Eric Johnson

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The Onion, Yahoo-Hulu and Android on Windows — 10 Things You Need to See on AllThingsD This Week

Angry_Birds_Space_on_BlueStacks

In case you missed anything, here’s a quick weekend roundup of the news that powered AllThingsD this week:

  1. Wondering just how much your new S4 costs? Market research firm IHS pegs the cost of Samsung’s new flagship smartphone at just above $237 per unit.
  2. It planned to do so originally, but Google will not roll out a physical credit card later this month to bolster its “Google Wallet” commerce project.
  3. Everyone who works in Web advertising seems to be talking about the same video ad lately, and here it is: A three-minute-28-second mini-documentary from McDonald’s Canada.
  4. The Onion is best known for its prowess at disseminating false information. But it performed an “awesome” public service this week when it explained in detail just how it got hacked by the Syrian Electronic Army.
  5. Brace yourselves: Windows Blue is coming. Yes, Microsoft confirmed this week that an update to the “no compromise” PC-mobile hybrid OS Windows 8 is on the way.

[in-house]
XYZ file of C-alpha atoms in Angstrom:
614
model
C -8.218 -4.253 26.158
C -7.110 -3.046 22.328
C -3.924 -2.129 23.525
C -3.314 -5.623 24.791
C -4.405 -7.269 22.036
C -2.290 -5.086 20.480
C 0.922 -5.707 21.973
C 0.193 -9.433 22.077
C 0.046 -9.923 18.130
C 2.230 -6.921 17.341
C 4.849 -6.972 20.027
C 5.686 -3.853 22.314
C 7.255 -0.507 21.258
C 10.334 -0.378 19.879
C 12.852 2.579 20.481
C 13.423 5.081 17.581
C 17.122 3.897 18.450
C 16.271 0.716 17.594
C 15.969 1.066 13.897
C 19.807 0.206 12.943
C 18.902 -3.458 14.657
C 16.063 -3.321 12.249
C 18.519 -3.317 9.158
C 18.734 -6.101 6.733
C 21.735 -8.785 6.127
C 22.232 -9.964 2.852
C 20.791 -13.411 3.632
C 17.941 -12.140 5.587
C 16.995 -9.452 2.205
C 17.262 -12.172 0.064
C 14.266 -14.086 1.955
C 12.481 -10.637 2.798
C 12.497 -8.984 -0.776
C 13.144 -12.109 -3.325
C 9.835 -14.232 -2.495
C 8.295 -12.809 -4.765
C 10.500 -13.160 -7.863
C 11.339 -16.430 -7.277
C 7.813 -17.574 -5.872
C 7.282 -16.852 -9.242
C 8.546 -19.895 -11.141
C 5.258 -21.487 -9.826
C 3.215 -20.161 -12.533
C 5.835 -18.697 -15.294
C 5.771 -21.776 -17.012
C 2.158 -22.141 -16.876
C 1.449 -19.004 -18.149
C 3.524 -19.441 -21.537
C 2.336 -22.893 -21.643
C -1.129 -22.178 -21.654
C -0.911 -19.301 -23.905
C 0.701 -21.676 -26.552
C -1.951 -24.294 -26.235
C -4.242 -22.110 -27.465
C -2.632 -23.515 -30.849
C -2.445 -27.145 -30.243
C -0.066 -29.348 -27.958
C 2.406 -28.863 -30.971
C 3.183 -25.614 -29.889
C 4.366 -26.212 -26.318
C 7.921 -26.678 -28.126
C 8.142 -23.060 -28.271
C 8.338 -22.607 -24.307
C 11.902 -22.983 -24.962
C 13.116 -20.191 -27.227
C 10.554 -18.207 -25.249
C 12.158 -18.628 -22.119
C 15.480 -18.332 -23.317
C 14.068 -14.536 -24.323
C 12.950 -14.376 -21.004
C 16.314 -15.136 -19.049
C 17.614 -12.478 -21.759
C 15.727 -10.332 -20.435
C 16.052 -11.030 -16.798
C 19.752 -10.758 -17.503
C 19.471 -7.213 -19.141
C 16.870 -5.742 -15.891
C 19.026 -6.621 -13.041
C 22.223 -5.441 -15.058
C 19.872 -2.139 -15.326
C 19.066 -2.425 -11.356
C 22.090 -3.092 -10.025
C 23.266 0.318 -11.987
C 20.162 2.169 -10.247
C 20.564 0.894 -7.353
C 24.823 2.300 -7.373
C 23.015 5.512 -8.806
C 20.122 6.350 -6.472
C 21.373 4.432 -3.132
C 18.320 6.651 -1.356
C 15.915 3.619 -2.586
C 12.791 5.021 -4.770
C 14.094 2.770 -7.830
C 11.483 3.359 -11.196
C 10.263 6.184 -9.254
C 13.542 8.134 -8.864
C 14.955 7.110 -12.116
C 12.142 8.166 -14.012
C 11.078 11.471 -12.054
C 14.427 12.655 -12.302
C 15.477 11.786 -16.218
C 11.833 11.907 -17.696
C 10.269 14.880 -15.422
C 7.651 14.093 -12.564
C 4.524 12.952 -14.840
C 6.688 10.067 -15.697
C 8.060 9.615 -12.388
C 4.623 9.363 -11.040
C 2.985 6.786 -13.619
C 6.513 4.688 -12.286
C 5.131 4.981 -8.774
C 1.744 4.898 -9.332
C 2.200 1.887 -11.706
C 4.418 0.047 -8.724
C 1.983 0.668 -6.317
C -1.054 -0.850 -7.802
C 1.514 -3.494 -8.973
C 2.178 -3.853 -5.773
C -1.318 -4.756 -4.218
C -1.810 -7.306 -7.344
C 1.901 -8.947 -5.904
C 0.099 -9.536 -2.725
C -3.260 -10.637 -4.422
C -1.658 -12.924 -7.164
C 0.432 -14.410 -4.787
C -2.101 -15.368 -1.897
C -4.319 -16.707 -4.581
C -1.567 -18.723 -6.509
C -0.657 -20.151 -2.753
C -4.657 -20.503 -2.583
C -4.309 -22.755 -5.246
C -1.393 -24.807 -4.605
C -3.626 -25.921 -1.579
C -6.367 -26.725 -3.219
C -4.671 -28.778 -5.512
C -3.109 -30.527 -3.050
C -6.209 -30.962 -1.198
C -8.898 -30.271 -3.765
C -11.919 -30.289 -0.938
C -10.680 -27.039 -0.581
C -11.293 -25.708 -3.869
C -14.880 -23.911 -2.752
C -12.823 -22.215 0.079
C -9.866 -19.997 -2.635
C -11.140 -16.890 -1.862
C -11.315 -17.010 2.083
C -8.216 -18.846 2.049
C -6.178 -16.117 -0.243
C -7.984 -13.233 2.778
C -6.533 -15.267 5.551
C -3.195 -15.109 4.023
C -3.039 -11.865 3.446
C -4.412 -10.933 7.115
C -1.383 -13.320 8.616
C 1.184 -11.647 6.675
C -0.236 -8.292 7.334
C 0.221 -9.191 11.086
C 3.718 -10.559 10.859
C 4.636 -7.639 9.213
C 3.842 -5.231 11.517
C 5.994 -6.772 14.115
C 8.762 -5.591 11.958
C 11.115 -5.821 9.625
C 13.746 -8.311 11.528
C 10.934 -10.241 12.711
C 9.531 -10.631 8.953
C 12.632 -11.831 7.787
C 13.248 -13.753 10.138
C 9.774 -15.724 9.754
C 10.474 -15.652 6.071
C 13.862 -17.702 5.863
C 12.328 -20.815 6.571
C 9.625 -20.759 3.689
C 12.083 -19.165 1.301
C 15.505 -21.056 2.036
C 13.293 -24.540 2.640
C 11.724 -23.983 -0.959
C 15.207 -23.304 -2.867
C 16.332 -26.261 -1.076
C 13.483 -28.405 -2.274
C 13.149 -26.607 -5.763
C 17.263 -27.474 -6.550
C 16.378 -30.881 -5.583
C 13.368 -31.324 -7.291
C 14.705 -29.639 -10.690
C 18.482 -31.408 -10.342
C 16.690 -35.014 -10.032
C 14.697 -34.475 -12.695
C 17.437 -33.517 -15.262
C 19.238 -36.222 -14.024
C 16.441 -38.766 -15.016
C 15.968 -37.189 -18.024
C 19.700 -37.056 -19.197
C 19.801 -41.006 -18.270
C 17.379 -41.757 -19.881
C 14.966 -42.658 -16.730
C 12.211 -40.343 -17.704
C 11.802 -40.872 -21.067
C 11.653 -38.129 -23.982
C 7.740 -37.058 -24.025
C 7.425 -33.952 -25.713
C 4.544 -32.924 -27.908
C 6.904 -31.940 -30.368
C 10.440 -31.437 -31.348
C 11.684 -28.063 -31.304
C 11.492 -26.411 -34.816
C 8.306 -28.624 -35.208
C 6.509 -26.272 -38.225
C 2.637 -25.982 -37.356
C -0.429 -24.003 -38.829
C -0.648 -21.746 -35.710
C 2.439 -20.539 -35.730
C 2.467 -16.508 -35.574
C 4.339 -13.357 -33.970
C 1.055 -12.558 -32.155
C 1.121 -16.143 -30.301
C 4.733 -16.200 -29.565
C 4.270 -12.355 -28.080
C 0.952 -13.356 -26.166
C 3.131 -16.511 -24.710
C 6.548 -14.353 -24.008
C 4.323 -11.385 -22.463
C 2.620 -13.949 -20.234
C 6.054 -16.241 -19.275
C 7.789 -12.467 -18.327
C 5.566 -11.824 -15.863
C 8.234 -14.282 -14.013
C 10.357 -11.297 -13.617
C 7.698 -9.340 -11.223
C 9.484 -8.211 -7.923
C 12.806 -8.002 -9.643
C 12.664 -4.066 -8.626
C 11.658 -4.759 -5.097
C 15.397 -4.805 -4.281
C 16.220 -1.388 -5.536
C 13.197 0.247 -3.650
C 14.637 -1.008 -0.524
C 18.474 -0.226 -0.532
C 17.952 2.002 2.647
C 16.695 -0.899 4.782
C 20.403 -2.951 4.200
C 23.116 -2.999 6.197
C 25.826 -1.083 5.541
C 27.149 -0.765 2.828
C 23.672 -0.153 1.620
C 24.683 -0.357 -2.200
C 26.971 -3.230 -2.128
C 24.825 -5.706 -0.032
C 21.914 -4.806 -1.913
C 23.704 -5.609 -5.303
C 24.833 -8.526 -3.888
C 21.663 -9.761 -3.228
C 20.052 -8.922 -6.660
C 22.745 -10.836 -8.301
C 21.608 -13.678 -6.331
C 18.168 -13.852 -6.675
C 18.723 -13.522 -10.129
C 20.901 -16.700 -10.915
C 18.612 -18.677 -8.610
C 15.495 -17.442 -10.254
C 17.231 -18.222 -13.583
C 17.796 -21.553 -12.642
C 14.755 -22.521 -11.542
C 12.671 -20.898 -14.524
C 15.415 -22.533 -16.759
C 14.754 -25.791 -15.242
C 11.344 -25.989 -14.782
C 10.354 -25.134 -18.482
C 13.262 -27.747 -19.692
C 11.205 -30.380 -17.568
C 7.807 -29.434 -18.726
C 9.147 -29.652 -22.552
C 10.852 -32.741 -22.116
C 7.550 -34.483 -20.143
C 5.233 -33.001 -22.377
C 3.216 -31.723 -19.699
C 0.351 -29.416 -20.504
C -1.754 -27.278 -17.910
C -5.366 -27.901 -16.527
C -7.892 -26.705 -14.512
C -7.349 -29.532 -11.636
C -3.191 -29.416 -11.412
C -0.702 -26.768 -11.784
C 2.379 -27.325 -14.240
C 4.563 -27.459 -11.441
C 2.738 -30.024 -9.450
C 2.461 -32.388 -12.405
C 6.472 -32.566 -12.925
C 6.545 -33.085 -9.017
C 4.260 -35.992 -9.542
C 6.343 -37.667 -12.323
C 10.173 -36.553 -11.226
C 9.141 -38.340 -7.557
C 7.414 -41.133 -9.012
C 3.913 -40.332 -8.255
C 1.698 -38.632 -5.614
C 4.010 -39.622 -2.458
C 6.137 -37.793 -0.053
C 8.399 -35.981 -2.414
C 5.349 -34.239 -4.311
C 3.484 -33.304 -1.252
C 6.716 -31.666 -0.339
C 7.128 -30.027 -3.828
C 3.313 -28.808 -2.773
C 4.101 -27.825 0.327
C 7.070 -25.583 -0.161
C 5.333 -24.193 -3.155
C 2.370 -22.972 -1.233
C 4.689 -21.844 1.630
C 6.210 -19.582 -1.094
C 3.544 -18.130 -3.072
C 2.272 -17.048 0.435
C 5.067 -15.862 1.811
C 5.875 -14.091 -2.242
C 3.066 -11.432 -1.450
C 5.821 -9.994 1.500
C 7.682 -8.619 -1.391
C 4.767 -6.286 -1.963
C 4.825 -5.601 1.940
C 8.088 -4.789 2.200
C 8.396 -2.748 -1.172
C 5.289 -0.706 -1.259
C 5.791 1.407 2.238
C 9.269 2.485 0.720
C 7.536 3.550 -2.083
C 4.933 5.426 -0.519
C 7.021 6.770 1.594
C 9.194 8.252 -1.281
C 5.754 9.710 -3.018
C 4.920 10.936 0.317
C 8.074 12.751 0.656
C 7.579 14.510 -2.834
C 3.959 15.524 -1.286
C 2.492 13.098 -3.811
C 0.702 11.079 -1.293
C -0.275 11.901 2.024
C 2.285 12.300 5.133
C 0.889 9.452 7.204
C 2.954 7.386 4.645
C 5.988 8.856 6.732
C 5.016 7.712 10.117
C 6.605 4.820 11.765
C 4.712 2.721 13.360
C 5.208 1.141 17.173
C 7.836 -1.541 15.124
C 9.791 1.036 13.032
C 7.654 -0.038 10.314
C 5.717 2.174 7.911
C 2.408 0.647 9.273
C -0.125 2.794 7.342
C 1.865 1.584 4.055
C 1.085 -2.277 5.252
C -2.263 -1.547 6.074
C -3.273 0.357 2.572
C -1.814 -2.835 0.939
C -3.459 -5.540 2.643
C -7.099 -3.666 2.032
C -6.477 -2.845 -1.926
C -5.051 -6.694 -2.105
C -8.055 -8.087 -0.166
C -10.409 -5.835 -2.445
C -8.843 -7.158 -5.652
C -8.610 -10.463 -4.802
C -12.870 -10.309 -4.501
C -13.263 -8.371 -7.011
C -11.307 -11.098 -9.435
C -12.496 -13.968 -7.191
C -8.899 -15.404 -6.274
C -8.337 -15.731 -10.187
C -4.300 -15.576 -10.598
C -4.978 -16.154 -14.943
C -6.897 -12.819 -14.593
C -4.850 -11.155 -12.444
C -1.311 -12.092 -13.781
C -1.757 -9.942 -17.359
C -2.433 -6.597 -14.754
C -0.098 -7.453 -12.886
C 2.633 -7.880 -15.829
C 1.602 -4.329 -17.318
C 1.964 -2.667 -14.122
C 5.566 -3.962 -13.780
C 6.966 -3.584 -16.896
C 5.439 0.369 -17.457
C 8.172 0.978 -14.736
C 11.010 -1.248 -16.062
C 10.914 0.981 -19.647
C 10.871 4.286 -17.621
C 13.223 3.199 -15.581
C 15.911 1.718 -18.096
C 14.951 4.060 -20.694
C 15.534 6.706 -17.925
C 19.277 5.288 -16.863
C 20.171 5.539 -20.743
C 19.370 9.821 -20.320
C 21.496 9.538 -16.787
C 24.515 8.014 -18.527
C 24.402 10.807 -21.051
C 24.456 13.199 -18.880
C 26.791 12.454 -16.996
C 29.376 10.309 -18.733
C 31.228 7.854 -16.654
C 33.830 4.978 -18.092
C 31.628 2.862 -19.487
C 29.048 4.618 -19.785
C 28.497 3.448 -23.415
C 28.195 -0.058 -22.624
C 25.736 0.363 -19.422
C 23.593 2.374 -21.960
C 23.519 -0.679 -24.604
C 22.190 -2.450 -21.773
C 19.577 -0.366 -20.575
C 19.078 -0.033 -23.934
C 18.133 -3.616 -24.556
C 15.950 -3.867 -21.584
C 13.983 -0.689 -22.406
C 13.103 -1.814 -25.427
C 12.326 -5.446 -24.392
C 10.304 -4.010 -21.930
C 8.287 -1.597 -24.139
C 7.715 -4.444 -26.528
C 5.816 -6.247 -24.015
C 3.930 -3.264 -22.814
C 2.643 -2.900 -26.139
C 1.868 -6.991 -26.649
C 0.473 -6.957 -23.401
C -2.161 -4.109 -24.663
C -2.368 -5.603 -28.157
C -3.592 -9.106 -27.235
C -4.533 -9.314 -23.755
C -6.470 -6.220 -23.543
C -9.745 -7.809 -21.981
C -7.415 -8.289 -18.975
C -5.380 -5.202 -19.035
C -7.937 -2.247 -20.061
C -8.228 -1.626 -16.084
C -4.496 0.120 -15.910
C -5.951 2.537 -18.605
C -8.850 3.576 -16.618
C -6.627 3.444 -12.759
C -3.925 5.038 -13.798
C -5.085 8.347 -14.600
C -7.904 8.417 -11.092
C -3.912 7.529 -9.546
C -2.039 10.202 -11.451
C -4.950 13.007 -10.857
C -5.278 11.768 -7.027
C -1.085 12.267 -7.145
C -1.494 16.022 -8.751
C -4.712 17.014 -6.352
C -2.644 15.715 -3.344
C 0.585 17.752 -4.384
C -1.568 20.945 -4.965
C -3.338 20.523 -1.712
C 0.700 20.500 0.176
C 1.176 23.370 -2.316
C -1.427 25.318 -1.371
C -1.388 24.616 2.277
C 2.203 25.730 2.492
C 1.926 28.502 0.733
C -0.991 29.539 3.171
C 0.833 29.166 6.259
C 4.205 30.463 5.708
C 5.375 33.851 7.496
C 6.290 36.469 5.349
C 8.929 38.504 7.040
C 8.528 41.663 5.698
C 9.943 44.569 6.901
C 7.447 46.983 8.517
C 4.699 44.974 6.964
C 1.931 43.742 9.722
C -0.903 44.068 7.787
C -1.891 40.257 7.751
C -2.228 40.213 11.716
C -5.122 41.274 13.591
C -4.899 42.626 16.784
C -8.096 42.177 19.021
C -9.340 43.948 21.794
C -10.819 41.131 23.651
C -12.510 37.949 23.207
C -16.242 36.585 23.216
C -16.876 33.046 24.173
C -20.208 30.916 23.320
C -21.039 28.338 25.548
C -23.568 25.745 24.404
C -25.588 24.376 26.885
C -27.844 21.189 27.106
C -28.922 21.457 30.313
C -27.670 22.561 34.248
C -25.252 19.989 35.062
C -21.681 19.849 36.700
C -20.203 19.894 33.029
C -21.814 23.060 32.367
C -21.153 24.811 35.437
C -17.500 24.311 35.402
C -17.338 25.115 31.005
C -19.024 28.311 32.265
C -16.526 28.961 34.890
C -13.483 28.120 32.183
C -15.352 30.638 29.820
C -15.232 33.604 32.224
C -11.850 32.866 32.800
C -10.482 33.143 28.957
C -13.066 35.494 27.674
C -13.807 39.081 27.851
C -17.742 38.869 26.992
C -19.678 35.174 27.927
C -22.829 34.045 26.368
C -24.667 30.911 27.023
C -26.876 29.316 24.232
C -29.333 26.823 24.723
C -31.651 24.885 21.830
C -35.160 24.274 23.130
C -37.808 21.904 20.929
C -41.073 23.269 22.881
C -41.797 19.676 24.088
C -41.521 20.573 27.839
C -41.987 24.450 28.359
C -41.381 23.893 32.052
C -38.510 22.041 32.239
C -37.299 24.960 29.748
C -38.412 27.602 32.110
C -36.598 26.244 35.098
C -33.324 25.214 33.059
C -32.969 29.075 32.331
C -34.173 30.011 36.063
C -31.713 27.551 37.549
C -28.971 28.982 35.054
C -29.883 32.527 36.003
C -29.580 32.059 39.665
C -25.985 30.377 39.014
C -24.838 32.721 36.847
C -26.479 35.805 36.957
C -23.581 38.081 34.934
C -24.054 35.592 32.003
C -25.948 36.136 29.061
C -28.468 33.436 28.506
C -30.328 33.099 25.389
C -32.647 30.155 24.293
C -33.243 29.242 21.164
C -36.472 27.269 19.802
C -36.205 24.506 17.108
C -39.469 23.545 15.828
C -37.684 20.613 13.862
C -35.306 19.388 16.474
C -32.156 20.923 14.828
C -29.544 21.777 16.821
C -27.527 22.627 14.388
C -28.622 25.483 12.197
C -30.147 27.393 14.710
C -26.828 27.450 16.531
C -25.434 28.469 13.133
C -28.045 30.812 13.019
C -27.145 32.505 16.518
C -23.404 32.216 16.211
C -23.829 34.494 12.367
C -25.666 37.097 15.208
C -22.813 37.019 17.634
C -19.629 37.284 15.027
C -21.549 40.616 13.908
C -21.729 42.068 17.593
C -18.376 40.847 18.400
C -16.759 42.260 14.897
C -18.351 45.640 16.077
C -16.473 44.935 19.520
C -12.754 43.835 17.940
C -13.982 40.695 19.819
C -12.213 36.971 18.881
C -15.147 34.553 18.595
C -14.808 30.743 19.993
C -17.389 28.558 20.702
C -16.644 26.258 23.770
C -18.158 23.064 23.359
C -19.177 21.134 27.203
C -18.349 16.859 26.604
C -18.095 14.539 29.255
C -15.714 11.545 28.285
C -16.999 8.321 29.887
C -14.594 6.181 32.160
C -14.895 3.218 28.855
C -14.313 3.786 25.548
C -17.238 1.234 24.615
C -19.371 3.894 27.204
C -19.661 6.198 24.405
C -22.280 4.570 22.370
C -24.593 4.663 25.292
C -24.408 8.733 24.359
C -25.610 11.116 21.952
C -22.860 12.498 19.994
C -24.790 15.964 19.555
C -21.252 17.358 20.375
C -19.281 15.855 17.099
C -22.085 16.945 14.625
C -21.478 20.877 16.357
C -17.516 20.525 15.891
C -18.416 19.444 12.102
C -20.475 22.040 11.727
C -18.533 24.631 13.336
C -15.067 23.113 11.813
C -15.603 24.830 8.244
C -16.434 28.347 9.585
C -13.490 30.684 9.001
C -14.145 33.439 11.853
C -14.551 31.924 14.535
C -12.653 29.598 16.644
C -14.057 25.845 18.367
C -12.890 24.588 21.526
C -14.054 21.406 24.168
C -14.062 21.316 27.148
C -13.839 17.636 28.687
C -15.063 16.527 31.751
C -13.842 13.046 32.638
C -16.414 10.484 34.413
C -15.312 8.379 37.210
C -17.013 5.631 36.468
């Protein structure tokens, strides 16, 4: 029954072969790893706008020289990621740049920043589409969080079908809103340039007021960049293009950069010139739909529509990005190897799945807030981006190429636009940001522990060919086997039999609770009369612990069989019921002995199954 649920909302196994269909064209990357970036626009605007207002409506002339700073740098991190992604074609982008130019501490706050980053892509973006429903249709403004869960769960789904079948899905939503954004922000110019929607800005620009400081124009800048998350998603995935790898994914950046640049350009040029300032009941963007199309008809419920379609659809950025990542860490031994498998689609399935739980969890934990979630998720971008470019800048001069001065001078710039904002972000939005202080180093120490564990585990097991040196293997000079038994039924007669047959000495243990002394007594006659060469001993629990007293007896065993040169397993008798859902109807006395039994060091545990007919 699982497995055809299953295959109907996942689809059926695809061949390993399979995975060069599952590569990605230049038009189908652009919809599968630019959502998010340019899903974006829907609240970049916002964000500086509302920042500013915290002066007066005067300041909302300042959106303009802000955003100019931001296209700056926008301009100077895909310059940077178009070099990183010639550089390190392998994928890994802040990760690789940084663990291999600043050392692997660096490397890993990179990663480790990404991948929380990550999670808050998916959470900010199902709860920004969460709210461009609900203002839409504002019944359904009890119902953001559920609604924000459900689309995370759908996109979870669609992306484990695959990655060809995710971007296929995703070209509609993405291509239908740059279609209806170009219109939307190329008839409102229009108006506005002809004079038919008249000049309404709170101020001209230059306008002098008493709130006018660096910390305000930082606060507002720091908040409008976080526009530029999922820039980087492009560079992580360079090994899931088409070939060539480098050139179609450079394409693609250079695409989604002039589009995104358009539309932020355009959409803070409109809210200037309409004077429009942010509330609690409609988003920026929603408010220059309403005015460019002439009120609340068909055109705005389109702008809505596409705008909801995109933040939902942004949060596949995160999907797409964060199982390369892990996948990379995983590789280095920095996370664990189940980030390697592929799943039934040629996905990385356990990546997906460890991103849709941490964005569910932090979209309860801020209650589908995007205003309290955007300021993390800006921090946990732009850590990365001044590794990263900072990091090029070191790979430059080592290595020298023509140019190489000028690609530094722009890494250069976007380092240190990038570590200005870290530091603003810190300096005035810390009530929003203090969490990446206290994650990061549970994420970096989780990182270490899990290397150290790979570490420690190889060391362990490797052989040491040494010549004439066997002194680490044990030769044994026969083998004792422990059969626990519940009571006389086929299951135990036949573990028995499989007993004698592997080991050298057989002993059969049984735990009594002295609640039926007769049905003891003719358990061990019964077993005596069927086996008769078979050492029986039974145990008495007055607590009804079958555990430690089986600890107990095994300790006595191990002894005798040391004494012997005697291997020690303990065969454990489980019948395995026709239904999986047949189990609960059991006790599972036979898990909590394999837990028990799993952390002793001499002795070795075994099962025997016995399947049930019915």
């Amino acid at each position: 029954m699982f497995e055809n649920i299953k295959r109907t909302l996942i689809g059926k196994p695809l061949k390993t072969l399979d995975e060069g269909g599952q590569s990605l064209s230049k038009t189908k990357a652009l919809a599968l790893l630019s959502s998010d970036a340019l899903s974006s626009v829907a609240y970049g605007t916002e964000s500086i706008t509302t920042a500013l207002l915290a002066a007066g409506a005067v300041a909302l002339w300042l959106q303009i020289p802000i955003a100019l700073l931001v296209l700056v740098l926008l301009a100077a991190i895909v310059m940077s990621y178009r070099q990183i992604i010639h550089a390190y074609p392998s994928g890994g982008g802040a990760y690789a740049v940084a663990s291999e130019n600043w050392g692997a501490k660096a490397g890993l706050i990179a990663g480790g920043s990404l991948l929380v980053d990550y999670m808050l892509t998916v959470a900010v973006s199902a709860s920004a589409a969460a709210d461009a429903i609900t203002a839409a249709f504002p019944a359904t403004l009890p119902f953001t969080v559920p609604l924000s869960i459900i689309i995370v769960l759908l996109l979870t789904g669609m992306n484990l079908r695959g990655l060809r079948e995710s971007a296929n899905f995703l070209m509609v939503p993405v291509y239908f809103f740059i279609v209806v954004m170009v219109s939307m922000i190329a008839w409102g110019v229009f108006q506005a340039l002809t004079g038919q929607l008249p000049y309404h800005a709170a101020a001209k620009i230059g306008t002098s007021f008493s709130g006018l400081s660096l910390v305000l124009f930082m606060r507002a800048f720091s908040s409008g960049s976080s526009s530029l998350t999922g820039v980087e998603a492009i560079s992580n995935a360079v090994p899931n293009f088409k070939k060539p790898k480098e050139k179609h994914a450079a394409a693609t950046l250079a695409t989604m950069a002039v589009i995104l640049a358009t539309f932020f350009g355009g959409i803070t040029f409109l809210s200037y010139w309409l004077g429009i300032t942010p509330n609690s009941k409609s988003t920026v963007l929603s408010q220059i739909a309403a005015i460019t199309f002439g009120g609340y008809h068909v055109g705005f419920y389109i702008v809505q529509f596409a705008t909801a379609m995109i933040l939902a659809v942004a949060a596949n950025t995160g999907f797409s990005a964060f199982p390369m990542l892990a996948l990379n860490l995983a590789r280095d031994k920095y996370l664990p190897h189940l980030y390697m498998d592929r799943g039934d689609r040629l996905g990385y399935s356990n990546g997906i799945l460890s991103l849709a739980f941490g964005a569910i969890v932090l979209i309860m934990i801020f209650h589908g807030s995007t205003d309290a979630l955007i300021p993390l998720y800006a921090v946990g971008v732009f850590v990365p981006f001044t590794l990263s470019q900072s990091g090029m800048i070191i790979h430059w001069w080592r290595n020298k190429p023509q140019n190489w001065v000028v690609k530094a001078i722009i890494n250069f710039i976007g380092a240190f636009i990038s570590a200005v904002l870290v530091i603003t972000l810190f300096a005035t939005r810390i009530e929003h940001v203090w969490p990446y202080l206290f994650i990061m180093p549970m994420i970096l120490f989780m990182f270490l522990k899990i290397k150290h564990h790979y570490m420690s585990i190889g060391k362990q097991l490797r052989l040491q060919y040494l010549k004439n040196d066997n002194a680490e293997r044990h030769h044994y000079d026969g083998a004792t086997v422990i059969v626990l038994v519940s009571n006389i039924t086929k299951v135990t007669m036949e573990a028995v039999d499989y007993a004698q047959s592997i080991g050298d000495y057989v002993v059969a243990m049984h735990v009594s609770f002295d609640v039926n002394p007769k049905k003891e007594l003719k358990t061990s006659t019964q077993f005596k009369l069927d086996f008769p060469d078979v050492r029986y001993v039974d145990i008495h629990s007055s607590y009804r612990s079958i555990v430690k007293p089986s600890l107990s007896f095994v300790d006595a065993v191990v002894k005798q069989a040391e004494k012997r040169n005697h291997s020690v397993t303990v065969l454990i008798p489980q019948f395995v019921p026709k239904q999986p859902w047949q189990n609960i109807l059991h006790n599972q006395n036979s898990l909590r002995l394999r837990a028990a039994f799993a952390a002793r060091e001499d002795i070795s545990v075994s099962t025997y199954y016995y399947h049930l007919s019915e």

6. In other Microsoft-related news, BlueStacks’ software that lets you emulate Android apps inside of Windows has been downloaded more than 10 million times. And it’s still in beta.
  7. Mobile videogames currently cater to easily distracted players, but is there room for more thoughtful strategy games? Firaxis Games’ Sid Meier (a.k.a. the Civilization guy) says yes.
  8. Two new iPad apps claim that they can teach children programming skills directly on the tablet. But can they? Lauren Goode puts Hopscotch and Kodable to the test.
  9. It hasn’t made a formal bid, but Yahoo has joined the gang of companies meeting with wanna-sell execs at Hulu.
  10. Social video startup Viddy is returning most of its Series B round to investors and moving people in and out of its board.

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The problem with the Billionaire Savior phase of the newspaper collapse has always been that billionaires don’t tend to like the kind of authority-questioning journalism that upsets the status quo.

— Ryan Chittum, writing in the Columbia Journalism Review about the promise of Pierre Omidyar’s new media venture with Glenn Greenwald